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Why That Crazy WhatsApp Deal Wasn't So Crazy

The $19 billion dollar deal that's better than you think.

WhatsApp will be the one of many mobile app purchases by Big Tech

If you consider yourself baffled as to how WhatsApp sold for that ridiculous sum of $19 billion, join the club. What’s this thing that’s worth 19 Instagrams? Is this the beginning of the bubble popping? Are we due for a little market value correction soon?

Not so fast. When you scratch the surface, the deal might actually be better than it appears. Why? The answer has to do with mobile carriers and big data.

I asked my friend, an avid user of WhatsApp, how it’s better than texting:

"Well it does groupchats."

So does my iPhone.

"Yeah, well, we just started using it when we studied abroad. Roaming charges and everything. Since then we’ve just stuck with it."

Right. But here in America, we have free unlimited minutes and messaging. So, why am I going to pay a dollar for what amounts merely to a newer version of BBM?

"Those unlimited minutes and messaging aren't free."

Right now, we’re stuck in what Wired's Robert McMillan calls "legacy clutter." It’s apparent when you visit the websites of American cell phone providers that we’re being duped. Just peruse through the major US providers, and you'll find that nearly the sole determinant of price is the data plan. Unlimited communication is given. On Verizon they assure us that with Unlimited Talk & Text, we’ll have “no more worries about overage charges.” T-mobile’s main header likewise brags about throwing in unlimited talk + text + web. And on AT&T’s site they write, “We’ll help you select the perfect plan. We’ll even throw in Unlimited Talk & Text.” Even Talk and Text. How gracious.

Of course, these given services are not given. They’re built into the price of our plans. We merely lack the freedom to cut away from them. And whereas we’ve grown attached to our mobile carriers giving us text and call services, in the emerging mobile markets like India and Brazil (where WhatsApp most reigns supreme) they have a clean slate to develop new messaging platforms. In countries where "a first smartphone is a first computer," there’s no precedents. So people go with whatever software works smoothest or cheapest or (far more importantly) whatever they’re friends are using.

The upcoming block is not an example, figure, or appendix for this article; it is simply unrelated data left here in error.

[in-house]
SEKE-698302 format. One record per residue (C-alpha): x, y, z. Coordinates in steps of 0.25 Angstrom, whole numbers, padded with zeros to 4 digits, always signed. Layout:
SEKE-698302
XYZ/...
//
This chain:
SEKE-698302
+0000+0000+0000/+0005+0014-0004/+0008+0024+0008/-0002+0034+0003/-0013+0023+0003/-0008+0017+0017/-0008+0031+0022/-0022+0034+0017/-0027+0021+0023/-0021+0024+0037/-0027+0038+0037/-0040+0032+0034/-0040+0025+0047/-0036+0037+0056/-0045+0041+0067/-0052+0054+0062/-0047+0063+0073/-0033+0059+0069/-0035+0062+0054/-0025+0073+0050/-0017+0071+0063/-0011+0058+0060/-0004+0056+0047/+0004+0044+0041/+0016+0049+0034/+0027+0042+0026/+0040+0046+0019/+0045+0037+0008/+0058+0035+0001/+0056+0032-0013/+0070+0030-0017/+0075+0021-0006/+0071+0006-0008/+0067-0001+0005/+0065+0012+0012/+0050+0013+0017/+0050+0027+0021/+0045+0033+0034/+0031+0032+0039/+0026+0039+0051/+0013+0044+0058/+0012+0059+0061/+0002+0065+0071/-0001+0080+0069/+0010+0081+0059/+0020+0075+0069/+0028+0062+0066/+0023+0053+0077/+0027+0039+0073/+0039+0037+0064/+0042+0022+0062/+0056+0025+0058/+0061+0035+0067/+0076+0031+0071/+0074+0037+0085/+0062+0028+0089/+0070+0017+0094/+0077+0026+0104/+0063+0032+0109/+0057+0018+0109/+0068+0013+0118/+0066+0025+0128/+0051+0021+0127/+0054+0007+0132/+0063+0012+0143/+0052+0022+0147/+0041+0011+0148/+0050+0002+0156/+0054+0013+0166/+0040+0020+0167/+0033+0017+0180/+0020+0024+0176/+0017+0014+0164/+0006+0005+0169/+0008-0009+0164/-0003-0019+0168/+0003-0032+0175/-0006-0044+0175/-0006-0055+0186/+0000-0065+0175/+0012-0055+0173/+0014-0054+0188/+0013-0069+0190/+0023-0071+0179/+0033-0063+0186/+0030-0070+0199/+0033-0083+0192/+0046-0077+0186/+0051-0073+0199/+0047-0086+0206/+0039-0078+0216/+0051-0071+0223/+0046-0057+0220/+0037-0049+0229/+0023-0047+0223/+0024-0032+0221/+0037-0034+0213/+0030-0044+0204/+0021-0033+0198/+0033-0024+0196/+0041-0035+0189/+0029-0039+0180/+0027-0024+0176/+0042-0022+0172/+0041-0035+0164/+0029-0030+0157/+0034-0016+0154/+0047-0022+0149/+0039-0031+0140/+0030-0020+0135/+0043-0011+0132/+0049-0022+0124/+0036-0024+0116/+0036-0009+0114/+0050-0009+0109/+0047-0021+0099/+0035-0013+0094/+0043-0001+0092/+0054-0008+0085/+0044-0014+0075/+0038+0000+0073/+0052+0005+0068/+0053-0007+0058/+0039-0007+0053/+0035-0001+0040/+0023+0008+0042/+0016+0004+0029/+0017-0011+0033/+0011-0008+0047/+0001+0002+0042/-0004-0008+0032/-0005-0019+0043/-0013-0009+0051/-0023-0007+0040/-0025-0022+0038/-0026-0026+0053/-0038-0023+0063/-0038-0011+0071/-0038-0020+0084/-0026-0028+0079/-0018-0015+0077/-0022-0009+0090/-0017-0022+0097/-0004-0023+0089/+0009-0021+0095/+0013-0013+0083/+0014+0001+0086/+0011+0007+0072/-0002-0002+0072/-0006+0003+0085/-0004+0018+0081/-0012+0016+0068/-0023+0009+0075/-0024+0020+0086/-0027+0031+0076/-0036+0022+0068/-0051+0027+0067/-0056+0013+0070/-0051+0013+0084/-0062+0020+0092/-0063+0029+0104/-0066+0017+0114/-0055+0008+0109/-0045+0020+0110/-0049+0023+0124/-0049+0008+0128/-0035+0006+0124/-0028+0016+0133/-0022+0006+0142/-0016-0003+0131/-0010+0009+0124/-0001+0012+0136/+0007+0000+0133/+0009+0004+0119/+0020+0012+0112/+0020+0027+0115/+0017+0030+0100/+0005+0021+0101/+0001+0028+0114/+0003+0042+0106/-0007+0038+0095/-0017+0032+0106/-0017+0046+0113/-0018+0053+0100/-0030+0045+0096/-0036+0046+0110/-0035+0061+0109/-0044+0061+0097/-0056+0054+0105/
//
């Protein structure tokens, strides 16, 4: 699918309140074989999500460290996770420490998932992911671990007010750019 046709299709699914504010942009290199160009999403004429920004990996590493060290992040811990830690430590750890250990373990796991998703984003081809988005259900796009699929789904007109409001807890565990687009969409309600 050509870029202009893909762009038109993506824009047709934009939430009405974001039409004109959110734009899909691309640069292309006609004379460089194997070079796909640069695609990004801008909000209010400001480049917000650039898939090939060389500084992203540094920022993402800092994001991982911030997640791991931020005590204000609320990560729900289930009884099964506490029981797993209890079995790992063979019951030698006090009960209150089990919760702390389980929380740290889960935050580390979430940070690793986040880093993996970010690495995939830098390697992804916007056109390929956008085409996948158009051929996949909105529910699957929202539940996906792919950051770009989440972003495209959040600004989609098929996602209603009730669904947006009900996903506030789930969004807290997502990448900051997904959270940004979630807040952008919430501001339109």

What’sApp charges $1 a year for their texting service. Now they’re throwing in voice messaging. That’s a fully-functioning phone. For $1. (Don't I sound like a late-night informercial?) I'm not sure what the unseen overhead is for a Verizon unlimited Text & Talk plan, but I'm willing to bet it's more than $1 a year.

So what's Facebook banking on here? A mobile app that goes above the heads of major cell phone service providers? In part, yes. The other half of the story is about user data.

Why is user data so important?  Your contact list, your location, who you talk to, how you talk to them, what you talk to them about—valuable information can be gleaned from this. (Just ask the NSA.) Not only that, but, as the mobile app ecosystem gets more intertwined (As Benedict Evans outlines in a recent blog post) people will be drawn to seemless interfaces. This means that the more diverse your mobile app portfolio, the more time users will spend in your company's canvas. Google has long been working on this integration: you can search for a business on google, read the google review, send said reveiw via gchat to a google+ contact. Then your friend can find it on google maps, input it into their self-driving google car, and meet you there.

If human attention is indeed the most valuable new commodity in this competition, then smartphones are the pipeline to this resource. As Benedict Evans noted in a more recent blog post, “There are now roughly the same number of smartphones and PCs on earth—those PCs are mostly shared and immobile or locked-down corporate boxes, while the smartphones are mobile and personal.”  As of now, the beauty of the mobile app market is the democratic nature of the whole platform. It’s extremely cheap to build your own app, and, as Evans points out, any useful mobile app is primed for virality in a way that non-mobile internet is not. In theory, this means that if people like your product, you will succeed.  More users means more data. And as WhatsApp CEO Jan Koum said in a recent speech, "The world is moving to data very quickly. Data is the next generation in what is driving the mobile industry."

As these latest acquisitions show, the mobile app market will not remain as disorganized and democratic as it is today. The app user acquisition price, a vital metric in the app industry, is showing signs of leveling off. Some point to this as a sign of maturation in the mobile app market, saying that app marketers are putting more focus on long-term strategies rather than short term downloads. Perhaps this portends to more app consolidation on the part of Big Tech. More eating of the little fish in an effort to create a long-term infrastructure of loyal users.

Facebook buying WhatsApp for what amounts to 10% of it's own valuation—that's a bold move. But don't expect it to stop here.

  

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